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Postdocs, put your best foot forward for industry jobs

It’s been an odd month. After many years spent exclusively recruiting senior staff and executives, one of my clients asked me to fill two entry-level scientist positions requiring postdoctoral experience. Stranger still, we ran job ads for these positions—quite a stretch for a company that for years has avoided advertising like the plague. The experience held some useful lessons—both for us and, I hope, for readers of this column.

[I]f job applicants don’t learn the job-search lessons of others before them, their efforts may be wasted.

The job market has indeed improved. Everyone I know in the recruiting business is busy with client companies who are positive about future job growth. Despite this, if job applicants don’t learn the job-search lessons of others before them, their efforts may be wasted. If they examine what works and what doesn’t work, however, they may walk away with some great ideas about how to land at the top of that stack of CVs, whether they are out there networking or responding to ads.

The recruitment effort

Our first step was to develop a list of internal candidates from our own database. Because the company works primarily in the director-and-up category, we also asked our senior people to suggest great postdocs.

The results were disappointing. Instead of passing along the names of their top people, most professors referred us to their hard-to-place postdocs: those with poor publication track records or those who had been looking for a job for far too long. It was a good reminder that principal investigators are not much help to the stellar postdoc wishing to leave academia. They want to keep things humming in their labs!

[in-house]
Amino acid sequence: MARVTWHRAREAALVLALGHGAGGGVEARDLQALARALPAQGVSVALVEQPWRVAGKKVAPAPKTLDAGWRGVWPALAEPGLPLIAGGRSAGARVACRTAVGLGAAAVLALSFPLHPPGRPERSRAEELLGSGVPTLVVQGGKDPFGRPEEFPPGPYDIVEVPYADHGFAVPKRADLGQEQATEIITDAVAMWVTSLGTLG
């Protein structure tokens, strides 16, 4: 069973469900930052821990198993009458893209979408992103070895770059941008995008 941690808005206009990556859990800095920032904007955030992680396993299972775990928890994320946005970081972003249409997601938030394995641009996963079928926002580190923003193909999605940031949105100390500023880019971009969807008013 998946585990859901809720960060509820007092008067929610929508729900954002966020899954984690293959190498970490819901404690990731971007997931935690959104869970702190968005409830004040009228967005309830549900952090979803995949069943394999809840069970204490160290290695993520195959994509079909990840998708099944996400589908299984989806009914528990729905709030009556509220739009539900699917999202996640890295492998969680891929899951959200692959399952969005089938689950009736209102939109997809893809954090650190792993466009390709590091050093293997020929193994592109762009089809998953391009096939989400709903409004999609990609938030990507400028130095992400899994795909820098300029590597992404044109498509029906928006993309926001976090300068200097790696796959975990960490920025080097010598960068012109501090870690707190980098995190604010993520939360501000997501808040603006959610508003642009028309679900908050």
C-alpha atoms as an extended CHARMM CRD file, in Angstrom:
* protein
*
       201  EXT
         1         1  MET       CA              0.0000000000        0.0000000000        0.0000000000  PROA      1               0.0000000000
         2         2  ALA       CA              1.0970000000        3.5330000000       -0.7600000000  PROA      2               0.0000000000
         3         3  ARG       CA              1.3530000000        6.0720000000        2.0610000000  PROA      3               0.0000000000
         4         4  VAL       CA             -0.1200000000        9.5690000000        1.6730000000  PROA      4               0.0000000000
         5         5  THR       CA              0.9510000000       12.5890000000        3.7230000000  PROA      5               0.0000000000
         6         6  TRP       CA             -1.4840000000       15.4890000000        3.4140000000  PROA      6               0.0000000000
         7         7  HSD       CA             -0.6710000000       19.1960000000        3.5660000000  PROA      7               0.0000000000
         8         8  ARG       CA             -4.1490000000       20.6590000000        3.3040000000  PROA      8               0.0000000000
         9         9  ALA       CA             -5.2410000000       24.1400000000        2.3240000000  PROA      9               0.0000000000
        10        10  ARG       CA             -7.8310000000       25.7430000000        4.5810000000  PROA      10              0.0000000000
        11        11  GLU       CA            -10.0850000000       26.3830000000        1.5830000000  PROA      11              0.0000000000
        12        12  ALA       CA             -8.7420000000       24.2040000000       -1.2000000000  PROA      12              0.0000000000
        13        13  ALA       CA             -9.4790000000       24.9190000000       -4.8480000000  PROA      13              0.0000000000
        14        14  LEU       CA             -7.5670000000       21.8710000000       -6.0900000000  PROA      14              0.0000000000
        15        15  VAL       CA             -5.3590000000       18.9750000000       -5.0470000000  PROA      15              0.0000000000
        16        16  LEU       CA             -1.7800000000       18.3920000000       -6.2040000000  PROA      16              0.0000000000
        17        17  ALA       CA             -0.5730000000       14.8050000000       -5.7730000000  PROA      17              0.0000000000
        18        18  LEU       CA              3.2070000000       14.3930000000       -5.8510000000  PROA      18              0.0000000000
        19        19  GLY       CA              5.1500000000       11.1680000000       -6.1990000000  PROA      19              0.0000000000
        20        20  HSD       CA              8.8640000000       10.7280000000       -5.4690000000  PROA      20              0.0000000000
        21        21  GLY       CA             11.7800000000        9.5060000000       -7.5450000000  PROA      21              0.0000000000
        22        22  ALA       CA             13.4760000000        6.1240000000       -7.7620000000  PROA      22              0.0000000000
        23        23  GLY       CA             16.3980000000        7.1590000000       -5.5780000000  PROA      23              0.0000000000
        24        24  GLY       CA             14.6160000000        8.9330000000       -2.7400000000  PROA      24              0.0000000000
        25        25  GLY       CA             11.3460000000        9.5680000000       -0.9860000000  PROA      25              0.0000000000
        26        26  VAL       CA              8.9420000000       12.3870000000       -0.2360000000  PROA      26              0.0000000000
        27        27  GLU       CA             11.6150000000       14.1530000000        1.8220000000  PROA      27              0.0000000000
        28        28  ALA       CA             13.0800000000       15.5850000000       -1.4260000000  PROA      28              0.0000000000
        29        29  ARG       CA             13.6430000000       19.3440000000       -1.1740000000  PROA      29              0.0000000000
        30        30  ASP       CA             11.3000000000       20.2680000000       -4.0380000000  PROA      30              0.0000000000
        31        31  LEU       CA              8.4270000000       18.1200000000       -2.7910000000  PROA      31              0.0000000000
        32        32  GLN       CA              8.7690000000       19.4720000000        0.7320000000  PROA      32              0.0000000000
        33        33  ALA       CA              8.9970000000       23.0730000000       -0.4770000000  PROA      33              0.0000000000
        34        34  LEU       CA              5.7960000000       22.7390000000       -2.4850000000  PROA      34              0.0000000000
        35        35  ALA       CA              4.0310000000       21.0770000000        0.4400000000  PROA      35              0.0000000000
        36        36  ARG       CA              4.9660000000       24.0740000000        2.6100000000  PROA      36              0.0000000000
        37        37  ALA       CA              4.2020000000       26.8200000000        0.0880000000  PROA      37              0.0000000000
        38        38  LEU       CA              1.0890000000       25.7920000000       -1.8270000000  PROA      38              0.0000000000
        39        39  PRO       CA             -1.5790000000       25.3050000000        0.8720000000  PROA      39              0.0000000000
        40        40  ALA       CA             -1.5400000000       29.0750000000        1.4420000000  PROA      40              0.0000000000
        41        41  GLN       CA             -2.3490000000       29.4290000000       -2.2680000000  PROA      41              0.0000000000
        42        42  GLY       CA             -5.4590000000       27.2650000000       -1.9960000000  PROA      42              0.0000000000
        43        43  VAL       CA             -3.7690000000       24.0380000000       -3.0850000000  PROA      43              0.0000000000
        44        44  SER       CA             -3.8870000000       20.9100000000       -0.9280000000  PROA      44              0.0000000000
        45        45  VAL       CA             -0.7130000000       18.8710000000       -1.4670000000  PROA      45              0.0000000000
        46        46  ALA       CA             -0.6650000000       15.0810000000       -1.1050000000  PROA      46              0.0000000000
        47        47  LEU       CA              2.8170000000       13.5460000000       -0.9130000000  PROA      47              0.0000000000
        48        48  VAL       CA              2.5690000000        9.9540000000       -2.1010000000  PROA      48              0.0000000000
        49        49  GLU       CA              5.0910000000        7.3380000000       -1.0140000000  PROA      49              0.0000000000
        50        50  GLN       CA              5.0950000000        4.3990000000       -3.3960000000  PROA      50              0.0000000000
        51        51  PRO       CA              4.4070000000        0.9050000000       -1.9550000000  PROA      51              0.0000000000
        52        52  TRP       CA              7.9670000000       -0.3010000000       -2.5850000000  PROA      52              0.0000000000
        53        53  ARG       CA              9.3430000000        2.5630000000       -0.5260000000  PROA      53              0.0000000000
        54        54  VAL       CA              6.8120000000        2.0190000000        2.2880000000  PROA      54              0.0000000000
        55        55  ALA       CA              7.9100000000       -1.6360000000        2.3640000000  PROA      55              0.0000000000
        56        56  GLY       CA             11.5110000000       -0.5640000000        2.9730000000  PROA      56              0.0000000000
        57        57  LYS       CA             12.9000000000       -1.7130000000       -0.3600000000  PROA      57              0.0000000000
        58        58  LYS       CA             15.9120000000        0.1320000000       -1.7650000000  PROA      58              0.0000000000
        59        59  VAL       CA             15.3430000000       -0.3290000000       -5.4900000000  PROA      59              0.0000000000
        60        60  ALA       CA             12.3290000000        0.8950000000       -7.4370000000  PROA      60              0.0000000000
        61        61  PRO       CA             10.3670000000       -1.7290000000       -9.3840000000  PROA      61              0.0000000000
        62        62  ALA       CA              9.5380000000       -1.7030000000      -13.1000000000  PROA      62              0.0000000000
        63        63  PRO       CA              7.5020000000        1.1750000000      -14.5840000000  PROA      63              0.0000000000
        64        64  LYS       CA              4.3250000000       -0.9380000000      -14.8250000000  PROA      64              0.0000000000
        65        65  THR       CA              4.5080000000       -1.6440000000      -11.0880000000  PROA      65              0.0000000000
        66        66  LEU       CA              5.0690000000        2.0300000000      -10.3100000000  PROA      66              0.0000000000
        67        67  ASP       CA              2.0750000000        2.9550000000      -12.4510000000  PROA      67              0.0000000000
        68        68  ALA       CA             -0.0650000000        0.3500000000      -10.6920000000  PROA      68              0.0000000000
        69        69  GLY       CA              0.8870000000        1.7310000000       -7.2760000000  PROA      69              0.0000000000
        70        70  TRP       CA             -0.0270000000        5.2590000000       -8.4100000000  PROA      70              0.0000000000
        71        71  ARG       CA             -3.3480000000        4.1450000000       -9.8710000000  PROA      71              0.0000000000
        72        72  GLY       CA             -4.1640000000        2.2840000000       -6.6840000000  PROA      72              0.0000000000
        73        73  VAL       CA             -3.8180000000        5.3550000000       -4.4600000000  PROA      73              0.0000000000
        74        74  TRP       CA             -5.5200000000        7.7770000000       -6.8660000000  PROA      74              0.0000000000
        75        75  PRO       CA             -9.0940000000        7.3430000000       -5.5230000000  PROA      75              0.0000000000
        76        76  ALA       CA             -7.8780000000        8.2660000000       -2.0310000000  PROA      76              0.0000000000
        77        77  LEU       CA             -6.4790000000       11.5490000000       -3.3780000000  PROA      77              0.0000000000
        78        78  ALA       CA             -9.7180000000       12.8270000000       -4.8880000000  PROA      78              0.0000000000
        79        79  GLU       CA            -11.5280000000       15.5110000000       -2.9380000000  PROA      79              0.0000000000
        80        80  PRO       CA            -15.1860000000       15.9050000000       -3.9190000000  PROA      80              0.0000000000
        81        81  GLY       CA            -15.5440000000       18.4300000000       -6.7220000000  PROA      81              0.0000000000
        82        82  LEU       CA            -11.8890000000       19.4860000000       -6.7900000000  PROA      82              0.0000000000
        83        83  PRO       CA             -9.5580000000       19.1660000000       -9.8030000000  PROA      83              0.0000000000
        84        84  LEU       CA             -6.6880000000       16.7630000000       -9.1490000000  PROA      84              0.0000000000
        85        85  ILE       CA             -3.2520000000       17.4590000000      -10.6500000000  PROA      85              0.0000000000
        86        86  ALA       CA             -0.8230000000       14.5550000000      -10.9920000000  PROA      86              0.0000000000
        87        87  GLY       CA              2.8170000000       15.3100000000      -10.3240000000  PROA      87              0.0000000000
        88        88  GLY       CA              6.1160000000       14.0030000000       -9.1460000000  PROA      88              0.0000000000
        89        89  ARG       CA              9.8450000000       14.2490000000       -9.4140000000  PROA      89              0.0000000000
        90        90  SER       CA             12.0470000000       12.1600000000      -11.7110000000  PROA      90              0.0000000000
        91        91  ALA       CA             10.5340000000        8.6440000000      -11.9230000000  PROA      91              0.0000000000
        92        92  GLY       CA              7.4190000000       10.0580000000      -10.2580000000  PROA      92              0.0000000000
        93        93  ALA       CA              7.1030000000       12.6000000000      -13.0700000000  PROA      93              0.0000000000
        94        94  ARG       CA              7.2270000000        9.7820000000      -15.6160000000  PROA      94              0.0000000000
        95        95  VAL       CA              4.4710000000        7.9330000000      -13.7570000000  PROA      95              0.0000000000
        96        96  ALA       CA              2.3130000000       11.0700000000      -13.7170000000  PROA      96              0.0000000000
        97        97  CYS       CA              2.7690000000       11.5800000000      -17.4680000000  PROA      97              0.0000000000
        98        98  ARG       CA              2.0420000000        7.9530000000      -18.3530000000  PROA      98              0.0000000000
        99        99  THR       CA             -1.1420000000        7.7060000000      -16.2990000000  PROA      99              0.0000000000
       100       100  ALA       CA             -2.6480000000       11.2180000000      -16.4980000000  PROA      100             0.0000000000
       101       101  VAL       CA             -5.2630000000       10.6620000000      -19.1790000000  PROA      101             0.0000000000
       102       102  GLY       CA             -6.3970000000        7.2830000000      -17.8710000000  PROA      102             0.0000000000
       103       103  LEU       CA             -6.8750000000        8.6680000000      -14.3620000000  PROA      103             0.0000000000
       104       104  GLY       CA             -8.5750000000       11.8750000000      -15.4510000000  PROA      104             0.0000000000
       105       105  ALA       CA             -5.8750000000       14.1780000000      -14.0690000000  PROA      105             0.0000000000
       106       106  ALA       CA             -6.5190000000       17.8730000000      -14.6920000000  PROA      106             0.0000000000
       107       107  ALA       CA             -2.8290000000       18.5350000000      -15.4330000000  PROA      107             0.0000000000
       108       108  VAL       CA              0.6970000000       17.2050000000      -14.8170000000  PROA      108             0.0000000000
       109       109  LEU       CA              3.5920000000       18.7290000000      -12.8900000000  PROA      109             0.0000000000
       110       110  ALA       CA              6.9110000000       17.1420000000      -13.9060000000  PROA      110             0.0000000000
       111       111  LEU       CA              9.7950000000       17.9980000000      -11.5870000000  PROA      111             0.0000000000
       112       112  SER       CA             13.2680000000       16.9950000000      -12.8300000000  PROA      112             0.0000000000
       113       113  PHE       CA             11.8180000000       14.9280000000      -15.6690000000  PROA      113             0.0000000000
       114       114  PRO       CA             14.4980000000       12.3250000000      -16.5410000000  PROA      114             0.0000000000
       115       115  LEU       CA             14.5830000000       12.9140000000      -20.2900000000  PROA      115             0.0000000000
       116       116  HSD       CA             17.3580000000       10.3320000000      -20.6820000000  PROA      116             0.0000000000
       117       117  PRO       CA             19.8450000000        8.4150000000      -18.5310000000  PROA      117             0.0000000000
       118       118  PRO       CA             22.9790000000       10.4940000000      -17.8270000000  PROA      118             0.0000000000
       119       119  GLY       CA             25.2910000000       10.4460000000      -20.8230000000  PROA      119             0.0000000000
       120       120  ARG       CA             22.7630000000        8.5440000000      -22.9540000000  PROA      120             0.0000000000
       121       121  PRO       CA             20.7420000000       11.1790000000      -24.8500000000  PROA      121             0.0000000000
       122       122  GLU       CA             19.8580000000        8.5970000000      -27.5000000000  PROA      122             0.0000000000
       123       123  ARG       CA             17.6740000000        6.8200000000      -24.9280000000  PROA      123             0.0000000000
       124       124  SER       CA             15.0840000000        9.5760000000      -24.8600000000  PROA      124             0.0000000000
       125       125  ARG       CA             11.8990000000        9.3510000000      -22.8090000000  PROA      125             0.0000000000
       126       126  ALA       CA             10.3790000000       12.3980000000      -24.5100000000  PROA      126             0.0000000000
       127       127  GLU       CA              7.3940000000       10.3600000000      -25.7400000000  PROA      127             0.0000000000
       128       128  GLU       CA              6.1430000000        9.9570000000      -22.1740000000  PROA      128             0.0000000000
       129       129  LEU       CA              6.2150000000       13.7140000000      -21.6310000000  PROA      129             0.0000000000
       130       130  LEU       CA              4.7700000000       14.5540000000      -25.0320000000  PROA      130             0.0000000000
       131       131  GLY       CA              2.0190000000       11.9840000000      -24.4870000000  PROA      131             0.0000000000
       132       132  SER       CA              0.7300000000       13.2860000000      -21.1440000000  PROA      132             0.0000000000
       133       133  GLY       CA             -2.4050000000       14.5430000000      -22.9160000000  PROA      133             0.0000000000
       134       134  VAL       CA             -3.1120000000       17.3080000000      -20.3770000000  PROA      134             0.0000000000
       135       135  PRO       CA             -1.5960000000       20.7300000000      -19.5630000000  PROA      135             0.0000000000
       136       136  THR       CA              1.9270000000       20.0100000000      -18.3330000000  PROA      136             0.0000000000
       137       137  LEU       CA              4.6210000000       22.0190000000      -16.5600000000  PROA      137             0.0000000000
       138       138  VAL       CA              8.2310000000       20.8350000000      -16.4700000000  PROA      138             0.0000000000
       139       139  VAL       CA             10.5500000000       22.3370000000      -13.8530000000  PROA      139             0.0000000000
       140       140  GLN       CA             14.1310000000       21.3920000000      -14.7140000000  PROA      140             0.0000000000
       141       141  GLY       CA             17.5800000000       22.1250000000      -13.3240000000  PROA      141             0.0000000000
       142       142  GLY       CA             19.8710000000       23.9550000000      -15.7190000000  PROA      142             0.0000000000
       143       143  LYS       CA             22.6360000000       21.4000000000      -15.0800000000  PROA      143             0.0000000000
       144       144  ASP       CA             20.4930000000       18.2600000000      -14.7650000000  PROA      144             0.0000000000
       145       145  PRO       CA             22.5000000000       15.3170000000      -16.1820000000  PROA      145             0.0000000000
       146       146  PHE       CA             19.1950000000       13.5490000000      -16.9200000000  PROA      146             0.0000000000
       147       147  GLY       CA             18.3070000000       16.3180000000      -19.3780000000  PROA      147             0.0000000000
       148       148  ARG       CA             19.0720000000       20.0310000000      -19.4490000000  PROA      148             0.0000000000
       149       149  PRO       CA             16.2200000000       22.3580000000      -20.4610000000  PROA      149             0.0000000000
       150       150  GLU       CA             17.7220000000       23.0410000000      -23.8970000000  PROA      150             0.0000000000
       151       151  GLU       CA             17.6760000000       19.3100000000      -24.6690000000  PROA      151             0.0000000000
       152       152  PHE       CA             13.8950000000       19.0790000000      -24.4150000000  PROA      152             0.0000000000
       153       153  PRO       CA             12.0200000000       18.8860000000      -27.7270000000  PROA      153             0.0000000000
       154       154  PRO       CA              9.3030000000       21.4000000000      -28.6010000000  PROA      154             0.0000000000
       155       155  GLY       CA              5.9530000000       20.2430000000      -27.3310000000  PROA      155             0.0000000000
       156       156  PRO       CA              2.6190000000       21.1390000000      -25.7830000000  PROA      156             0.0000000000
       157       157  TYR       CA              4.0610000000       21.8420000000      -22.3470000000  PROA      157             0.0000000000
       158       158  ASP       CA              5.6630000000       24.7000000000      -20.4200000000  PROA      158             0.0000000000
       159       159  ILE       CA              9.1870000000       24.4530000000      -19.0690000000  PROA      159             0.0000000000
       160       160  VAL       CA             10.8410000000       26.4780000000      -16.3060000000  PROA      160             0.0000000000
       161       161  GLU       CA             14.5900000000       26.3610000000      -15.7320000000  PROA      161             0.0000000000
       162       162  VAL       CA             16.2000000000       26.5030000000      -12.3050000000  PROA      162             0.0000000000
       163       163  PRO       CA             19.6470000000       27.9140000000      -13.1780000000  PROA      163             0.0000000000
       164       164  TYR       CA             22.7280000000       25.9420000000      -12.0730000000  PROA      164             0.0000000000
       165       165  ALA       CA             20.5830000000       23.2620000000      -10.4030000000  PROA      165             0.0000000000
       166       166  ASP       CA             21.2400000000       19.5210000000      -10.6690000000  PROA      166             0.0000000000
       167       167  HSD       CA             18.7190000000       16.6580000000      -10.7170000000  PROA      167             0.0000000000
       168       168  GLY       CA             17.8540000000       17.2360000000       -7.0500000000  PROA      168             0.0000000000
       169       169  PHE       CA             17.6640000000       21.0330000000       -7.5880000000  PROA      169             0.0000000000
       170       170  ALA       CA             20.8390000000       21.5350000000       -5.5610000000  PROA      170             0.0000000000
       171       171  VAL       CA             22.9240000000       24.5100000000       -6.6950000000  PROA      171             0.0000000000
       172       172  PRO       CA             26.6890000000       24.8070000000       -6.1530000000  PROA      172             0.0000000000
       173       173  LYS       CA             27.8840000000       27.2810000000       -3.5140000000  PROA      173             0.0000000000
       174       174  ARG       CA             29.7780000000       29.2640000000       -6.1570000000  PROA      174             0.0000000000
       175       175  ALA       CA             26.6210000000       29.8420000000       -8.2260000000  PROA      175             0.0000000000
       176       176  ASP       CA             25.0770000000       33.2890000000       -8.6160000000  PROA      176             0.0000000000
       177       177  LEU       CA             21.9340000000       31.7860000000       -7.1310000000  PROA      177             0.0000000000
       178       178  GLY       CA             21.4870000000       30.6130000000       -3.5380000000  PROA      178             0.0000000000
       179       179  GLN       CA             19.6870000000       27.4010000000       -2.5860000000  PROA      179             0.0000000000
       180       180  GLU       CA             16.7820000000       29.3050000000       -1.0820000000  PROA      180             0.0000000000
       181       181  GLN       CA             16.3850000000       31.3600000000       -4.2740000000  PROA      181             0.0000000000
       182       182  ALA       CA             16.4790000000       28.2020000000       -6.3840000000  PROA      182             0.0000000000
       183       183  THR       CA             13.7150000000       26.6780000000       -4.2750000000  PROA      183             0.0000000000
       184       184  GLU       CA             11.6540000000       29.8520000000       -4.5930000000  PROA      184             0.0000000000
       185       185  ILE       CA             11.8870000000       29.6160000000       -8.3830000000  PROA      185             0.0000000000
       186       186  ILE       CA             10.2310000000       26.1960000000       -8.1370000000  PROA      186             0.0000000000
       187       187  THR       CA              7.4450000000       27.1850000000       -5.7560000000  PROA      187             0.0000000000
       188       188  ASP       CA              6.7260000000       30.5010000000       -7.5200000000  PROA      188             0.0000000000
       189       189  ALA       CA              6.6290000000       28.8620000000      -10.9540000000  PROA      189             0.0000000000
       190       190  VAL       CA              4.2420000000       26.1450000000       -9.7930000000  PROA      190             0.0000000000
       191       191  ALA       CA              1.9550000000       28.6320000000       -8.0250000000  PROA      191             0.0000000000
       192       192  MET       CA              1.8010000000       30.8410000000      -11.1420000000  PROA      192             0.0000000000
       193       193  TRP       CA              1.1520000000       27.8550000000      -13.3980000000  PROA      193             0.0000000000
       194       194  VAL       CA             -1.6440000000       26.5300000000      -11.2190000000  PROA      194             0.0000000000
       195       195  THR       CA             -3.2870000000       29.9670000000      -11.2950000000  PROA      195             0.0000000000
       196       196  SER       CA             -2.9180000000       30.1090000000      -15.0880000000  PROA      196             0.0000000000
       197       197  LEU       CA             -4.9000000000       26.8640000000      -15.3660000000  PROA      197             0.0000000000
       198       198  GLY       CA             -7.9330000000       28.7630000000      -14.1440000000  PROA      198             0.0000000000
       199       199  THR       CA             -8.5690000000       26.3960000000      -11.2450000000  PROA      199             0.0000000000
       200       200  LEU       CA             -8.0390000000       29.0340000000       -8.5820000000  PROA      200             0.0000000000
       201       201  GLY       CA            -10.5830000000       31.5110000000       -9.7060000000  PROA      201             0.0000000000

We identified some prospects through LinkedIn—but because so many postdocs are not on LinkedIn, or have a marginal profile with missing information, it had limited value. It was frustrating to have to make LinkedIn connections just to get an email address and phone number. (Pro tip: Put your contact information into the text of your LinkedIn profile. You’ll certainly hear about more job opportunities.)

Kicking it into high gear with an advertising campaign

Two weeks in and still lacking a good short list, we decided to advertise for the positions. With the help of a consultant, we ran ads in a half-dozen local biotechnology markets. Of course, those ads were also available online by consolidators like Indeed.

Within a day, the responses started to pour in. And this is where things really got difficult: They were far worse than I expected. Here are some statistics based on a few “must-haves” (elements of the open position that are absolute—in other words, not “nice-to-haves”):

  • 5 years of experience post-Ph.D.: More than 40% of the respondents had either too little or too much experience. It’s not a problem to have 3 or 4 years or 7 or 8 years of experience. But when you have more than 20 years of experience, don’t apply for an entry-level job. Or, if the ad clearly describes postdoctoral experience, don’t apply if you are graduating in 2016 with your Ph.D.